The History of the Bichon Frise
Historical sources seem to agree there was a “small dog of antiquity” from which many varieties evolved in several geographical areas throughout the centuries.
Egypt developed as a nation approximately 3100 B.C. – but not as a seafaring nation. Minoans and the Phoenicians became the sailors, trader and colonizers throughout the Mediterranean area and up the west coast of Europe while some even traveled west to the Orient. Many of the “small dogs” were taken to the countries and islands west of the Mediterranean as they were being colonized. Some went to the Canary Islands, especially the island of Tenerife, the largest of the islands. It is here historians feel the Bichon Frise developed as a specific breed, although for many years it was called “Tenerife Bichon”.
There are four breeds considered to have mutual descendants:
1. The Maltese (undoubtedly the oldest, from the island of Malta);
2. The Bolonaise (Northern Italy);
3. Havanese (amazingly, Cuba!); and
4. Bichon Frise (the Canary Islands – Tenerife).
Many want the Coton du Tulear (Madagascar) added to the list with their
close resemblance to these other breeds.
Many countries developed special interest in their dogs, forming “clubs”, organizing activities for their specific breeds, writing “descriptions” and even holding early competitions for their particular types/breeds of dogs. The Bichon grew in popularity, especially in France, and on March 15, 1933 an official Standard of the Breed was adopted, as written of by the president of the Toy Club of France of that day.
In France in 1952, Helene and Francois Picault acquired their first Bichon Frise. Captivated by the breed, they purchased a second, Etoile de Steren Vor. The de Steren Vor line would have an impact on breed development in many countries in following years.
The Picaults’ daughter Rene had married an American and left France. In 1956, the Picaults decided to join their daughter in Milwaukee, Wisconsin, after acquiring some additional dogs for breeding purposes. In 1958 they met Azalea Gascoigne, a local sporting dog breeder (under the GASCOIGNE kennel name), who also became interested in the Bichon, even going to France to acquire dogs for herself, as she felt there was great potential in the breed.
The Picaults daughter moved to the San Diego area in 1960 and her parents followed, hoping for more success in promoting the Bichon Frise than they had previously found. The following year they met Gertrude Fournier, who had bred and shown Collies under the CALI-COL prefix., and she became interested in this new breed. Two years later, when the Picaults decided to abandon further involvement in the breed, Mrs. Fournier acquired ownership of all their Bichons, including the original dogs brought from France.
In the early 60’s, another San Diego resident, Mayree Butler (REENROY) acquired Bichons and joined Mrs. Fournier in her promotional efforts, making Southern California somewhat of a breed focal point. However it must be acknowledged that many individuals from the Midwestern and eastern states had acquired Bichons, either through Mrs. Gascoigne or by themselves acquiring dogs from Europe.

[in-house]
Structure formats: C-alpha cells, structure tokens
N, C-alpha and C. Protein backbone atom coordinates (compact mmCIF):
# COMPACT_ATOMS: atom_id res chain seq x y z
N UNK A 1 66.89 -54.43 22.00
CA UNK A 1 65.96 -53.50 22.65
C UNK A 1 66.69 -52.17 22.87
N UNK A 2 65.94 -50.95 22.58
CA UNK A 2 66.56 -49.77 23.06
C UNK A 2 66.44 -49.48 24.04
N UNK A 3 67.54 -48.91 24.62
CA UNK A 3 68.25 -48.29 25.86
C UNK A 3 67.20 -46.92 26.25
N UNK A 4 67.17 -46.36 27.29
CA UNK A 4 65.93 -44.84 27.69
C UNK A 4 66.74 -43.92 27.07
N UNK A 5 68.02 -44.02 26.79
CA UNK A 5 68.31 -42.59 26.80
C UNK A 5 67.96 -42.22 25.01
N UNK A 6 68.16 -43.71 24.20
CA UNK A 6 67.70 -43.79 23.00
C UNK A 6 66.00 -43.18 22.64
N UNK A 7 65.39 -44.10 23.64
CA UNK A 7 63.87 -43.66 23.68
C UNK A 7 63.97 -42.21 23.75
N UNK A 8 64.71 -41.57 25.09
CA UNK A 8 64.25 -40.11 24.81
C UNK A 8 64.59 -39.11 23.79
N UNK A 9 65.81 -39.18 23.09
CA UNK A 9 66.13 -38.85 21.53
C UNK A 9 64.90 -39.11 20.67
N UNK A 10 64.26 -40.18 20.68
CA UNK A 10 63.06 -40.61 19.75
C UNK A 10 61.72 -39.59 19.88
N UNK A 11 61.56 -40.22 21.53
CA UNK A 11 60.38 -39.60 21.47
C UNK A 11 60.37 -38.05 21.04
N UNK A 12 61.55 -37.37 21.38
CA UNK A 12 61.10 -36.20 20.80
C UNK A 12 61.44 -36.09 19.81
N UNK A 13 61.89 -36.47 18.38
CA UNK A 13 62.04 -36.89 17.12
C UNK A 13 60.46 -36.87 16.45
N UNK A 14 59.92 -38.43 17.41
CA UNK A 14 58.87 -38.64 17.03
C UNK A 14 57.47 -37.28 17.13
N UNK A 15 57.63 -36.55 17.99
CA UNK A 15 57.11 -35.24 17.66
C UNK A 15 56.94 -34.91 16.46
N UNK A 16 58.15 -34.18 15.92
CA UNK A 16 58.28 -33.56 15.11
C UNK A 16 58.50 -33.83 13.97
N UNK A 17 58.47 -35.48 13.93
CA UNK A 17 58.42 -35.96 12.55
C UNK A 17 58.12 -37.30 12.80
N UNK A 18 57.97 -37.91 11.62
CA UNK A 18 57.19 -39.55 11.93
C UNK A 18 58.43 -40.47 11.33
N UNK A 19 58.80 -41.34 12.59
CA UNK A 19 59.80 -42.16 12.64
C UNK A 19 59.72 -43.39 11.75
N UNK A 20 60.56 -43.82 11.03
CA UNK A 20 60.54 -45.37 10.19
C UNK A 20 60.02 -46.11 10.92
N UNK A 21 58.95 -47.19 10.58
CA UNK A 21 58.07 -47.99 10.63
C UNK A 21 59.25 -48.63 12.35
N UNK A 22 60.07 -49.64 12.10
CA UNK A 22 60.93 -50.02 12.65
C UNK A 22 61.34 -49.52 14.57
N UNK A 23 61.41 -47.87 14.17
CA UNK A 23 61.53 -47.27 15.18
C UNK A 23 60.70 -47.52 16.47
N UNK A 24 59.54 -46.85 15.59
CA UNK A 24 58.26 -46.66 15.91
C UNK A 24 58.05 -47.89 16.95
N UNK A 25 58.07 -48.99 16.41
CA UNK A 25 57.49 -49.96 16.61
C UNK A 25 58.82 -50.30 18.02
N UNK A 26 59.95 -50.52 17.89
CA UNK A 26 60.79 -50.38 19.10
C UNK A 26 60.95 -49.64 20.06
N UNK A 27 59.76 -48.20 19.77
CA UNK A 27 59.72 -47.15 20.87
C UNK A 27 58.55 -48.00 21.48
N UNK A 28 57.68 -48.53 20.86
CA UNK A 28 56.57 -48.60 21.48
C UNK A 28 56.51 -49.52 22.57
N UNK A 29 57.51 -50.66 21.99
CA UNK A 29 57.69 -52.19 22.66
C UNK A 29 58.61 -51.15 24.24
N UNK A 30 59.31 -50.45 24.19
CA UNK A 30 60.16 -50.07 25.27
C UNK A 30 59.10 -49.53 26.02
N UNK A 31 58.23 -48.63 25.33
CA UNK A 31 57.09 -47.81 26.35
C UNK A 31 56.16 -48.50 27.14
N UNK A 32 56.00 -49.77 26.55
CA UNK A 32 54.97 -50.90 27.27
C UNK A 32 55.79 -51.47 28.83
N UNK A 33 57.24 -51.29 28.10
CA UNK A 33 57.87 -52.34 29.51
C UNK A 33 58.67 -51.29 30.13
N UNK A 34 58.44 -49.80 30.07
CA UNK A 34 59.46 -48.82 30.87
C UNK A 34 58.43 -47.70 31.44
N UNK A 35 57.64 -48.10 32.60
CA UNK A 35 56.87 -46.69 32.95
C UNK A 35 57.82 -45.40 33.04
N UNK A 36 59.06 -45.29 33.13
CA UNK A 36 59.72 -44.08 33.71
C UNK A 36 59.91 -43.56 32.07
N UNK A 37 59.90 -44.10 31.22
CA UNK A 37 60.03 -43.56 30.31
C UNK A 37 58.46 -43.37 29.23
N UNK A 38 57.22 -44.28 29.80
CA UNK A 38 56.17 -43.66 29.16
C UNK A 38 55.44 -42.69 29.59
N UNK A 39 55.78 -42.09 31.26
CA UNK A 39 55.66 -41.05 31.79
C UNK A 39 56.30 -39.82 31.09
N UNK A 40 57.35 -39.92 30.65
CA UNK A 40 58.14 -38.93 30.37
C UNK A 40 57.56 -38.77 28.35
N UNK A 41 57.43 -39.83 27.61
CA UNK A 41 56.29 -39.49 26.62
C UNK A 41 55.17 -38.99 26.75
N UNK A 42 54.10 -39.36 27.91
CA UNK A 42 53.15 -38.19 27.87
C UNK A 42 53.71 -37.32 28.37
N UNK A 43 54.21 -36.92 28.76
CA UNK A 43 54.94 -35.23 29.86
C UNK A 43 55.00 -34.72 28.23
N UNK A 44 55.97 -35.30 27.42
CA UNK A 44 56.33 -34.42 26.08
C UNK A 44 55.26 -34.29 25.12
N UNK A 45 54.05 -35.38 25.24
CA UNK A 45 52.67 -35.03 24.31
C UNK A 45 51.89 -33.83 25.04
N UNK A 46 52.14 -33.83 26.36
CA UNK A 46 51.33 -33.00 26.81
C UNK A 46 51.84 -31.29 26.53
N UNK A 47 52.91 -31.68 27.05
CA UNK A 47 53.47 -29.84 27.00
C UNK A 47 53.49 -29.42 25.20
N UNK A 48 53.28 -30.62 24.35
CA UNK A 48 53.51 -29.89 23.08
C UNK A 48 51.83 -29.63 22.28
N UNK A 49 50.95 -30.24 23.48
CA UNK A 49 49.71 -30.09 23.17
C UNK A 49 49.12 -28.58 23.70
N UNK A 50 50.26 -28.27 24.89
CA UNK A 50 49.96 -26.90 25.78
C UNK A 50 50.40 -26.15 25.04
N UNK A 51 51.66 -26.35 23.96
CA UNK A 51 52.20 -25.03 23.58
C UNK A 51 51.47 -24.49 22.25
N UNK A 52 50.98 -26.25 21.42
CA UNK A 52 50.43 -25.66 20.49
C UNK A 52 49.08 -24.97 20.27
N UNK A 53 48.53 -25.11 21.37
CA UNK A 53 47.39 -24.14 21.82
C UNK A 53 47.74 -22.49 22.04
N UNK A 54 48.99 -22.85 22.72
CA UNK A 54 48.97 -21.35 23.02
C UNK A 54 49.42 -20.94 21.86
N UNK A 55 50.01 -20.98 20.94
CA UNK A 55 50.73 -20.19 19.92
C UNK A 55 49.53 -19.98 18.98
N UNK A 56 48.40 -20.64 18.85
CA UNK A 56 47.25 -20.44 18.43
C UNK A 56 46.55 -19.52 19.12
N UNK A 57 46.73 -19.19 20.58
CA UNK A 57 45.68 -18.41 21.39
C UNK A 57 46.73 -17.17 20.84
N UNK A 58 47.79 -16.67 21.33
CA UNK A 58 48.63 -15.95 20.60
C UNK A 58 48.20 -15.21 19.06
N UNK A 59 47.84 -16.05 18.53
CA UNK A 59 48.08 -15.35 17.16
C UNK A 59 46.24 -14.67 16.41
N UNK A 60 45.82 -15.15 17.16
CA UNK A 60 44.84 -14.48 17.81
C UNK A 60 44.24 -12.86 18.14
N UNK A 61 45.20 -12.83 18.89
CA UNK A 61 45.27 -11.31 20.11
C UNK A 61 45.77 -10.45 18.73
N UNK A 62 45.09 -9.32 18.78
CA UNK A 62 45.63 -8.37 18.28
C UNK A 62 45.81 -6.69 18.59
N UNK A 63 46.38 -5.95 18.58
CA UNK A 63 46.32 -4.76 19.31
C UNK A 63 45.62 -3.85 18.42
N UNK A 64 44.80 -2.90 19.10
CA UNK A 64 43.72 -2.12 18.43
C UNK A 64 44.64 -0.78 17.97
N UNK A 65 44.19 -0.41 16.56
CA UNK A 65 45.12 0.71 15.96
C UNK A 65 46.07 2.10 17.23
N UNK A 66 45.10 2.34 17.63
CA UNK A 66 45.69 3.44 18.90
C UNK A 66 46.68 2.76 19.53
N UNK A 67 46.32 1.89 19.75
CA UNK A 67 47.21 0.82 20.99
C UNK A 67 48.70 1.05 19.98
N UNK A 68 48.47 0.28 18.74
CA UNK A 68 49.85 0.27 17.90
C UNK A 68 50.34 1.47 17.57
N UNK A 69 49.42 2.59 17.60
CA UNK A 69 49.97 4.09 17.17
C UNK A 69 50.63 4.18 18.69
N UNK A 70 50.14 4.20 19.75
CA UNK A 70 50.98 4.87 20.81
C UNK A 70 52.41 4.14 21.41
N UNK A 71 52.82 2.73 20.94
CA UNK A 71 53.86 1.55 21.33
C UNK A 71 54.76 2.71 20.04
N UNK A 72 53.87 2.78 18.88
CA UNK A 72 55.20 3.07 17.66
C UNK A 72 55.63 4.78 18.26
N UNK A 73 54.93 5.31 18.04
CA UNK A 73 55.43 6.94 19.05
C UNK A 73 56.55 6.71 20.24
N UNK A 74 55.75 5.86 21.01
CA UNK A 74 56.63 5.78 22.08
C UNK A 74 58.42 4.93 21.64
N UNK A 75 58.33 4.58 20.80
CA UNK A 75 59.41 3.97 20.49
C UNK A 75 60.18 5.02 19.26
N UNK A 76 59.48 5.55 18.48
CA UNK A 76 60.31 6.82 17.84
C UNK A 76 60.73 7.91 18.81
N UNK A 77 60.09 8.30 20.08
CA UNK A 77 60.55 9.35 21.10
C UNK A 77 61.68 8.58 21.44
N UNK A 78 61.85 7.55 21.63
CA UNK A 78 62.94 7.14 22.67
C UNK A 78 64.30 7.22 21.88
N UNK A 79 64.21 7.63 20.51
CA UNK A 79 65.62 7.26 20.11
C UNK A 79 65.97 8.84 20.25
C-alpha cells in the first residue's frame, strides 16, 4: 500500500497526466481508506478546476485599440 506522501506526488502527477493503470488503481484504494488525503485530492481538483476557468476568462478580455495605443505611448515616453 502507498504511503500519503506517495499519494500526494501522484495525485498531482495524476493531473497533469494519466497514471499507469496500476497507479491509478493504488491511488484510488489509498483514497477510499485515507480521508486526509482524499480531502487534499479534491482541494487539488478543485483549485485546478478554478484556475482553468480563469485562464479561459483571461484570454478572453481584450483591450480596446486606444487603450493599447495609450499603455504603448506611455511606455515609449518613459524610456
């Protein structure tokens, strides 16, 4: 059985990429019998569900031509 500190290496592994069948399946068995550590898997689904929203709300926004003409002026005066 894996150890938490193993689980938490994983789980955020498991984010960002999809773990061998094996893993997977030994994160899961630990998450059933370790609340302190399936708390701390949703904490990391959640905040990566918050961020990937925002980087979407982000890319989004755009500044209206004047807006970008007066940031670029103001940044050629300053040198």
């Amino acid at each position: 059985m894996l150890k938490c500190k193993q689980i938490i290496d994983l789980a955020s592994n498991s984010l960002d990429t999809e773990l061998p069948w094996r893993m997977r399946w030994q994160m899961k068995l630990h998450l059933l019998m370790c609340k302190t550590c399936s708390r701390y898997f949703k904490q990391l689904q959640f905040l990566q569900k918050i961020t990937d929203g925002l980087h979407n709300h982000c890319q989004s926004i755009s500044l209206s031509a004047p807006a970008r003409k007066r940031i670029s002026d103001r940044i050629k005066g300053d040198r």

There was growing knowledge of the breed with virtually no coordinated activity. At this juncture, Ms. Fournier and Mrs. Gascoigne met in San Diego, realizing that a “parent club” was essential to coordinate efforts to acquire the desired goal of AKC Full Breed Recognition. Thus the Bichon Frise Club of America, Inc. was established in 1964, with Azalea Gascoigne as President and Gertrude Fournier as Secretary and Registrar.
Another Californian, Barbara Stubbs (CHAMINADE) acquired her first Bichons in 1967 and immediately became addicted. Shortly after, upon the advice of a Poodle breeder, Richard Beauchamp was contacted with publicity in mind. This editor/publisher of the prestigious Kennel Review magazine published picture-pages of the breed plus some general information, which gave national coverage to the “new breed” and its progress toward recognition. Mr. Beauchamp soon became involved with the Bichon as a breeder (the BEAU MONDE kennel name is well known) and later through his work on the Breed Standard. Both became early supporters of the breed and worked closely with the BFCA parent club over the years.
Advice and support was also given in the late 60s by then Executive Secretary (later President) William F. Stifel of the American Kennel Club. His recommendations: more national exposure……more local Bichon clubs across the country with “matches” (think of them as “practice shows”) to be held on both the local and national level. His good advice may well have enabled earlier recognition of the breed!
In 1971, the Bichon Frise was given Miscellaneous Class recognition by AKC. In April, 1973, the Bichon Frise received Full Breed Recognition as a Non-Sporting Breed. On April 7, 1973, the Bichon Frise Club of America held its first Sanction B Match in Las Vegas, Nevada, with 111 dogs entered from around the country.
By this date there were eight local Bichon clubs across the nation:
BFC of Greater New York BFC of New Jersey BFC of New England Buckeye BFC Chicagoland BFC L’Enfant BFC BFC of Dixie BFC of San Diego
The two Sanction B and two Sanction A Matches were held as required. Then on May 14, 1976, the Bichon Frise Club of America, Inc. held the First National Specialty Show, Obedience Trial and Sweepstakes in San Diego. They are still held annually in the late spring at different venues around the country.
Look back at the time frame involved in the Bichon’s progress from the ’60s to recognition and the first Specialty Show ………….it is a truly amazing story!
This historical review of progress from France to AKC recognition was prepared by Mrs. Barbara Stubbs whose book, The Complete Bichon Frise, is the acknowledged authoritative history of Bichons Frises in the United States and around the world. Her kennel name is Chaminade.